I used to run the curbs at my local track & w/the Digressive system, you can really feel the valve blow-off when running the curbs (not harsh at all but a super smooth absorption of the curb contact)

Heres their marketing pitch on the valve (PA EvO is in the Vid)

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Old Jan 9, 2019, 09:41 AM
  #110  
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Originally Posted by Dallas J View Post
Lap times are certainly a metric but one that relies on way to many factors here. I would even argue, somewhere around 98-99% of the performance on a perfect road course lap time could be done with complete **** shocks setup well and driven around any odd flaws like complete f/r miss-match damping ratios.

Reason I say this, you spend most of your time on track in steady state and a perfect lap wouldn't need significant midcorner adjustments or controlling out of ordinary behavior like hitting a curb too hard, dodging another car, etc. The shock isnt going to change your maximum lateral grip, and in transition even a crap shock is going to provide some amount of damping. It might be way to little or too much, too harsh or too slow. But these are things drivers just figure out how to drive around.

To me, a lot of the magic of a good shock is being able to control the wheels or rate of roll in a way that's more unobtrusive. I don't want the shock to make the car feel artificially stiffer like the Evo oem shocks did (not the bilsteins, the GSR shocks) or the current FocusRS shocks. Or wallow around like a chevy SUV that seems to respond to a bump for days after its hit it. This is going to help in areas of heavy transition (AX, rally, etc), immediate need (like dodging something), or ride comfort.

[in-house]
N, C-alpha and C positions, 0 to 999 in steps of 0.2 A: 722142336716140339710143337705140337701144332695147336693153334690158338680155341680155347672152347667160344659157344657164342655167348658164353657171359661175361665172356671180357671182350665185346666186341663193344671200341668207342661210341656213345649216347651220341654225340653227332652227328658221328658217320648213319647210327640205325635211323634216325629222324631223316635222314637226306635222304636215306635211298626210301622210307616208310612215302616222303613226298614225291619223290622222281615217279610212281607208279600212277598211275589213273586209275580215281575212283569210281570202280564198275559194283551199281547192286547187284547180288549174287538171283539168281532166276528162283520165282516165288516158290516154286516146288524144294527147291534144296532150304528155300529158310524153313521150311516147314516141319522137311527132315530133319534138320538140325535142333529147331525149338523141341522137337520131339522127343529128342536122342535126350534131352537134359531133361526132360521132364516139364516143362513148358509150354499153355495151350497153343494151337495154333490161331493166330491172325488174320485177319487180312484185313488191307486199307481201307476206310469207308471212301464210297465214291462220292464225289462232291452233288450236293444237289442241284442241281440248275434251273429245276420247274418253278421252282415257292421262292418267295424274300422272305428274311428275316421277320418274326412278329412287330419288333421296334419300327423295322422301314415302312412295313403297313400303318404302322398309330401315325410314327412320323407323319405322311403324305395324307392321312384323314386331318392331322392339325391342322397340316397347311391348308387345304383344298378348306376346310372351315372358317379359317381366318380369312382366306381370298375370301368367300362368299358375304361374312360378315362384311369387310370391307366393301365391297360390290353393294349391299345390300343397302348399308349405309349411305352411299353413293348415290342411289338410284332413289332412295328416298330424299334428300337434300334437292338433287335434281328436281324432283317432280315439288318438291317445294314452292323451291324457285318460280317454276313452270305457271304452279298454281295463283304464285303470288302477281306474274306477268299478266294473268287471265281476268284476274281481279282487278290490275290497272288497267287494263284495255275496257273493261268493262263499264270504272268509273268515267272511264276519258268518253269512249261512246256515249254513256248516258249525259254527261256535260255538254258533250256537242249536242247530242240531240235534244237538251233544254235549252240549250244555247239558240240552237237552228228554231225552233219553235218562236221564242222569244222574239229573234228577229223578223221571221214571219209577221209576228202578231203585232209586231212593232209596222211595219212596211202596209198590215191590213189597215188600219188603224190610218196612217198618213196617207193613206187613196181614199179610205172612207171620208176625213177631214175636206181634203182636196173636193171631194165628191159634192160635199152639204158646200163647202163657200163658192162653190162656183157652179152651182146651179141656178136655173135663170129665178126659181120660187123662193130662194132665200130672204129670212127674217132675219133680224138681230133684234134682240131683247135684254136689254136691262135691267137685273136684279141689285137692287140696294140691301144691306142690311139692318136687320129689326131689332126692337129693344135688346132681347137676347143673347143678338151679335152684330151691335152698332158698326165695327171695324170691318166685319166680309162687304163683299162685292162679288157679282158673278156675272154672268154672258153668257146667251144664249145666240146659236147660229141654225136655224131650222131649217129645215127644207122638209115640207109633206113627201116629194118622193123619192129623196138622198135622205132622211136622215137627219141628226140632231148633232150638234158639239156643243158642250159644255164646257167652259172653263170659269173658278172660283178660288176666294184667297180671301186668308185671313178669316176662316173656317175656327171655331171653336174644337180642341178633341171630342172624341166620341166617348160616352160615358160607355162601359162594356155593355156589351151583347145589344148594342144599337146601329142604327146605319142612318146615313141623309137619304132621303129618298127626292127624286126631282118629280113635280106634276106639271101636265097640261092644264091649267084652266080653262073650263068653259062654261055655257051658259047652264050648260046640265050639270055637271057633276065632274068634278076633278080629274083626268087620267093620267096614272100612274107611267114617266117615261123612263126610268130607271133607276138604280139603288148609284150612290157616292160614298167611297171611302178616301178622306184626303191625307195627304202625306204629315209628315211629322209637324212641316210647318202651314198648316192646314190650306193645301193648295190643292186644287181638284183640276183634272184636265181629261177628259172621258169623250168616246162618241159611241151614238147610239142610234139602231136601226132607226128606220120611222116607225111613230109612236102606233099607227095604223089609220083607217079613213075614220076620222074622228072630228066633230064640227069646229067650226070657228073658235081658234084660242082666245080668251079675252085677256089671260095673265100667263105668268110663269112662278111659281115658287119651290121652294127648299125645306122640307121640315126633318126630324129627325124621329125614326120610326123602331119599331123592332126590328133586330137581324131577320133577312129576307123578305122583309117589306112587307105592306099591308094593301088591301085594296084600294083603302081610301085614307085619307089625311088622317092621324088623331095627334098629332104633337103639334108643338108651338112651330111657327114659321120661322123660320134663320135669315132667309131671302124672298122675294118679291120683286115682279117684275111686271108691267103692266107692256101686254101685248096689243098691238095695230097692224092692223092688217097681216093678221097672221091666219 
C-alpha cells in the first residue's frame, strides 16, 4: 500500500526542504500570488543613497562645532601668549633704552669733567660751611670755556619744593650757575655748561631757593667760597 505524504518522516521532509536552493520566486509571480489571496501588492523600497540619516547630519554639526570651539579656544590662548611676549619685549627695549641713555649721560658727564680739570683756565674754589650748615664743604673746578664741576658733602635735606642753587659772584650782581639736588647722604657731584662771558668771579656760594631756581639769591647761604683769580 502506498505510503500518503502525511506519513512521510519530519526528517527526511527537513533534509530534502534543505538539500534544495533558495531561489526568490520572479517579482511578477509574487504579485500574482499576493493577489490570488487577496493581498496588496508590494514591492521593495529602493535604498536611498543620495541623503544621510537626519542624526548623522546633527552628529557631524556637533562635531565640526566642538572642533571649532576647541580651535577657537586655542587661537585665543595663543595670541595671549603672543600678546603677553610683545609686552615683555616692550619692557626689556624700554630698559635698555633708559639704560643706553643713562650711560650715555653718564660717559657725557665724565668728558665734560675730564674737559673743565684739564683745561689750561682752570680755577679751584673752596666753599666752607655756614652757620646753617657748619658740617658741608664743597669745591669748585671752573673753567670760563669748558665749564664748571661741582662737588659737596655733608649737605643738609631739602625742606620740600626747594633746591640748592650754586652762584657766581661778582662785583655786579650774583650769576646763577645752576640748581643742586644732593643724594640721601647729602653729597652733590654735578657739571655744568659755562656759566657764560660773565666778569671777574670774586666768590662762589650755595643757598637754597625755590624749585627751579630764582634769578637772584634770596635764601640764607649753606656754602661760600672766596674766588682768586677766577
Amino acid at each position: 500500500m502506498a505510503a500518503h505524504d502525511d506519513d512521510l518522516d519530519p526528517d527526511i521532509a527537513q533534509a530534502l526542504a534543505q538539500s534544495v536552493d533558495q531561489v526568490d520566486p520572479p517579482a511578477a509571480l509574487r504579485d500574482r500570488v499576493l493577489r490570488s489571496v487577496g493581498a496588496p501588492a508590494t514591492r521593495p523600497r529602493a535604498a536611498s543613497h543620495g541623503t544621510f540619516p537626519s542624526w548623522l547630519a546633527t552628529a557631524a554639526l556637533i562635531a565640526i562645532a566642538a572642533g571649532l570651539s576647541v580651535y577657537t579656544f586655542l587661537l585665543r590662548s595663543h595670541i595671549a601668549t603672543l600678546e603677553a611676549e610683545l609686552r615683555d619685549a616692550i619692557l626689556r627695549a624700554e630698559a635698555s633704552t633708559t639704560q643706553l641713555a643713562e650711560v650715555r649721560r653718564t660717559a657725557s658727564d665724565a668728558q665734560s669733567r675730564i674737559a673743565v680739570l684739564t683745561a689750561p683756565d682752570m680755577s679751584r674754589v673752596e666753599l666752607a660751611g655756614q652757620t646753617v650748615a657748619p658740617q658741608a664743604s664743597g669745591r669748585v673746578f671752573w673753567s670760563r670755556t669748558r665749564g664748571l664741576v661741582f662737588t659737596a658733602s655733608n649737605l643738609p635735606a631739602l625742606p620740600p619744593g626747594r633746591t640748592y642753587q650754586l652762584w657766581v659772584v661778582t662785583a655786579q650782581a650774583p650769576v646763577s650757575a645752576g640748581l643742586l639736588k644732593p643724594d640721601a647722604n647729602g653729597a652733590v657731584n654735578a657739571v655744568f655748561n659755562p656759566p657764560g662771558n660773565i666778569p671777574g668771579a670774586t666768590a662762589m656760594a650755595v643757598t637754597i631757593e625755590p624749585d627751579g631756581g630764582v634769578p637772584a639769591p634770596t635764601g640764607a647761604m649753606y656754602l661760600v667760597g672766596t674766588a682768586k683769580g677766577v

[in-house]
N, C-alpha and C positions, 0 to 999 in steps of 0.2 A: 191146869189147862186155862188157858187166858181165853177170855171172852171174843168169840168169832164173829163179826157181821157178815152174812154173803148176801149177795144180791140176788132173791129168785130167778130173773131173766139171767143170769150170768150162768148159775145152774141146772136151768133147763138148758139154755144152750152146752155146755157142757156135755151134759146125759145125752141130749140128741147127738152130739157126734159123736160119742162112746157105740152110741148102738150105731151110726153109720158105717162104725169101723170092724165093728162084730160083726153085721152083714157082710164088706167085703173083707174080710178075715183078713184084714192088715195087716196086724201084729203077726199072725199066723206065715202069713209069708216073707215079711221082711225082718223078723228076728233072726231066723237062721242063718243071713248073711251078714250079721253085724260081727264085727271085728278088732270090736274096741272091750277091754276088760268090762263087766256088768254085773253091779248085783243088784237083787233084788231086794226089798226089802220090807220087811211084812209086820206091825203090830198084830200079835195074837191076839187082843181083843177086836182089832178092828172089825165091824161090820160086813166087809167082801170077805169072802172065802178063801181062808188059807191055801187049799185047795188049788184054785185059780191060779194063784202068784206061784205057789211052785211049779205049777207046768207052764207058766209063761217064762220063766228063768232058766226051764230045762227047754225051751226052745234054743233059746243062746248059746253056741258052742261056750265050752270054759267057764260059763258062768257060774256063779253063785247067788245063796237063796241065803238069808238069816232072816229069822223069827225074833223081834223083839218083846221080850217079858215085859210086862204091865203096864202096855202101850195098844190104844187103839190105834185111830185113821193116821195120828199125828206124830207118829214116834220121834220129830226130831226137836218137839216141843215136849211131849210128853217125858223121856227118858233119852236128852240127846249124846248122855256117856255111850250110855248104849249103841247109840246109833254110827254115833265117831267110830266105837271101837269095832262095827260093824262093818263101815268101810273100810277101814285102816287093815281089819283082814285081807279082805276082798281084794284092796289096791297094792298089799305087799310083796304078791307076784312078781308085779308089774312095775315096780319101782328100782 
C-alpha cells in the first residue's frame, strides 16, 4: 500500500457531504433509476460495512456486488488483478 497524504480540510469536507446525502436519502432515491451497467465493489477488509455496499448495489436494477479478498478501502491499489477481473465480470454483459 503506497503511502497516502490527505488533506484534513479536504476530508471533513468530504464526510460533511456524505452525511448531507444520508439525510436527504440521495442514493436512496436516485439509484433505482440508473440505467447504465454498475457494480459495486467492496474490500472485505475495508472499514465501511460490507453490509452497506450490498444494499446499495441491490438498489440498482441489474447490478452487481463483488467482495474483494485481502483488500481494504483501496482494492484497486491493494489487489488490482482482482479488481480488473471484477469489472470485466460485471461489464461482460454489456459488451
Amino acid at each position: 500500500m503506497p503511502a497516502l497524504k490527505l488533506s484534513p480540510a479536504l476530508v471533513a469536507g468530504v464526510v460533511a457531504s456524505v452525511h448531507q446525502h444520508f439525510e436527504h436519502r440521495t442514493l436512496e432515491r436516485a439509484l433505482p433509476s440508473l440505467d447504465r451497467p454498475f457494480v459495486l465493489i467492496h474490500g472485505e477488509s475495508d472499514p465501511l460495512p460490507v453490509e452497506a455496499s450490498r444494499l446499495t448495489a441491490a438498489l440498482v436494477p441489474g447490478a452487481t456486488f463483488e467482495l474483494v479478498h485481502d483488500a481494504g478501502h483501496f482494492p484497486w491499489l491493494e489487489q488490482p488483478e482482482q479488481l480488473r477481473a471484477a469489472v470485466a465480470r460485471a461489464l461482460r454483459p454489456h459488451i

The DFV is a great balance here on the variable even if its not perfect for top level racing. It might just be a happy accident that even though they have the spring balance wrong, the valving balance between compression and rebound in their dual adjusters are suited well to the Evo's distribution of weight and motion ratio. The dropping of compression seems to work well with the rebound as things are adjusted to make it comfortable on the street and adequately controlled on the track. You will still get to a point where more rebound or less compression is needed but you cant add one without the other. At that point you really need a fixed compression for the spring rate or double adjustable.

I would certainly put money on a custom set of Stance or FA or whoever over DFV when it comes to high spring rate setups. But they arent going to also likely be street friendly. If I were to put my money where my mouth is, 100% DFV on any car that sees >50% street use. Once you hit mostly track, I would be more critical on the guy building my shocks, their experiences and wins, and what he can recommend. Right now I think the guy I would call would be Guy Ankeny.